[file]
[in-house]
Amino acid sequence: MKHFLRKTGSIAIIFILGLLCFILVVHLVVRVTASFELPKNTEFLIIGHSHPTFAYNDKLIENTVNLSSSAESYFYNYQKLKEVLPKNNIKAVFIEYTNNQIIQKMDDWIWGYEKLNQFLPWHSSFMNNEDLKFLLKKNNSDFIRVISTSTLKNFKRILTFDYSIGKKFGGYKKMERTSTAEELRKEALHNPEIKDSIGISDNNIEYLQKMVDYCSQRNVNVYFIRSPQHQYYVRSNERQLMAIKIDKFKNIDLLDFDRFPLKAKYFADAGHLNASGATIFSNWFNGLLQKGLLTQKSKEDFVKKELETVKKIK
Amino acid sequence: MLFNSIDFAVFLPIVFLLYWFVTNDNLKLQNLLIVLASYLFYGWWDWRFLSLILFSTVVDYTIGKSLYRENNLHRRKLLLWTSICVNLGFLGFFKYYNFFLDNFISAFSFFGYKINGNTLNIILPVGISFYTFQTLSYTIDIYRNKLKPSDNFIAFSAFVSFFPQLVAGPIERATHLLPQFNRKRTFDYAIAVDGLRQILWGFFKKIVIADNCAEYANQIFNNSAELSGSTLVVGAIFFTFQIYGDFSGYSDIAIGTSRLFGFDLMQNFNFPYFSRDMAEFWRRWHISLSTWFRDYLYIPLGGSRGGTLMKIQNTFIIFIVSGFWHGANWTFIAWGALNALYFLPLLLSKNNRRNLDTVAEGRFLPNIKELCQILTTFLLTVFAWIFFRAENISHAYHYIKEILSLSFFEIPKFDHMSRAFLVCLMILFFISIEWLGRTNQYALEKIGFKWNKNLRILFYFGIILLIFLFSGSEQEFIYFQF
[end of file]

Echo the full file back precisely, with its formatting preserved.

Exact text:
[in-house]
Amino acid sequence: MKHFLRKTGSIAIIFILGLLCFILVVHLVVRVTASFELPKNTEFLIIGHSHPTFAYNDKLIENTVNLSSSAESYFYNYQKLKEVLPKNNIKAVFIEYTNNQIIQKMDDWIWGYEKLNQFLPWHSSFMNNEDLKFLLKKNNSDFIRVISTSTLKNFKRILTFDYSIGKKFGGYKKMERTSTAEELRKEALHNPEIKDSIGISDNNIEYLQKMVDYCSQRNVNVYFIRSPQHQYYVRSNERQLMAIKIDKFKNIDLLDFDRFPLKAKYFADAGHLNASGATIFSNWFNGLLQKGLLTQKSKEDFVKKELETVKKIK
Amino acid sequence: MLFNSIDFAVFLPIVFLLYWFVTNDNLKLQNLLIVLASYLFYGWWDWRFLSLILFSTVVDYTIGKSLYRENNLHRRKLLLWTSICVNLGFLGFFKYYNFFLDNFISAFSFFGYKINGNTLNIILPVGISFYTFQTLSYTIDIYRNKLKPSDNFIAFSAFVSFFPQLVAGPIERATHLLPQFNRKRTFDYAIAVDGLRQILWGFFKKIVIADNCAEYANQIFNNSAELSGSTLVVGAIFFTFQIYGDFSGYSDIAIGTSRLFGFDLMQNFNFPYFSRDMAEFWRRWHISLSTWFRDYLYIPLGGSRGGTLMKIQNTFIIFIVSGFWHGANWTFIAWGALNALYFLPLLLSKNNRRNLDTVAEGRFLPNIKELCQILTTFLLTVFAWIFFRAENISHAYHYIKEILSLSFFEIPKFDHMSRAFLVCLMILFFISIEWLGRTNQYALEKIGFKWNKNLRILFYFGIILLIFLFSGSEQEFIYFQF